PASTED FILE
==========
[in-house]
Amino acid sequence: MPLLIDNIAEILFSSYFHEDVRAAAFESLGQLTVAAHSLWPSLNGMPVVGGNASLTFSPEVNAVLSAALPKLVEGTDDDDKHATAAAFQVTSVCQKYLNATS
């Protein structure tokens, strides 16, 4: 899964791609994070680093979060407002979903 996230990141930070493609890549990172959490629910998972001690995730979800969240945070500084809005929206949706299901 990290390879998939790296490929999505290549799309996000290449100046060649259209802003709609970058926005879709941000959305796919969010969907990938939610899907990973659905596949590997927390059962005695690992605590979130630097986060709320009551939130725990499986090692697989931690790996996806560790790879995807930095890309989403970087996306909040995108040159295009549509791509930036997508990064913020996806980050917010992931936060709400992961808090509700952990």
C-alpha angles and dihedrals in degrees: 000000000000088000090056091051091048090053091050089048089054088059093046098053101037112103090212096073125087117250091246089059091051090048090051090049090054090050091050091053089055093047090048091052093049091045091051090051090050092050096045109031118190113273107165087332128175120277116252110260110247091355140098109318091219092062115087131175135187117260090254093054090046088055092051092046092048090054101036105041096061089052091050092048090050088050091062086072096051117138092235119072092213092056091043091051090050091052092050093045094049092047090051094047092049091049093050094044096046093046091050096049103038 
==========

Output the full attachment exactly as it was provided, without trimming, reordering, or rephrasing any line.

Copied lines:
[in-house]
Amino acid sequence: MPLLIDNIAEILFSSYFHEDVRAAAFESLGQLTVAAHSLWPSLNGMPVVGGNASLTFSPEVNAVLSAALPKLVEGTDDDDKHATAAAFQVTSVCQKYLNATS
């Protein structure tokens, strides 16, 4: 899964791609994070680093979060407002979903 996230990141930070493609890549990172959490629910998972001690995730979800969240945070500084809005929206949706299901 990290390879998939790296490929999505290549799309996000290449100046060649259209802003709609970058926005879709941000959305796919969010969907990938939610899907990973659905596949590997927390059962005695690992605590979130630097986060709320009551939130725990499986090692697989931690790996996806560790790879995807930095890309989403970087996306909040995108040159295009549509791509930036997508990064913020996806980050917010992931936060709400992961808090509700952990």
C-alpha angles and dihedrals in degrees: 000000000000088000090056091051091048090053091050089048089054088059093046098053101037112103090212096073125087117250091246089059091051090048090051090049090054090050091050091053089055093047090048091052093049091045091051090051090050092050096045109031118190113273107165087332128175120277116252110260110247091355140098109318091219092062115087131175135187117260090254093054090046088055092051092046092048090054101036105041096061089052091050092048090050088050091062086072096051117138092235119072092213092056091043091051090050091052092050093045094049092047090051094047092049091049093050094044096046093046091050096049103038 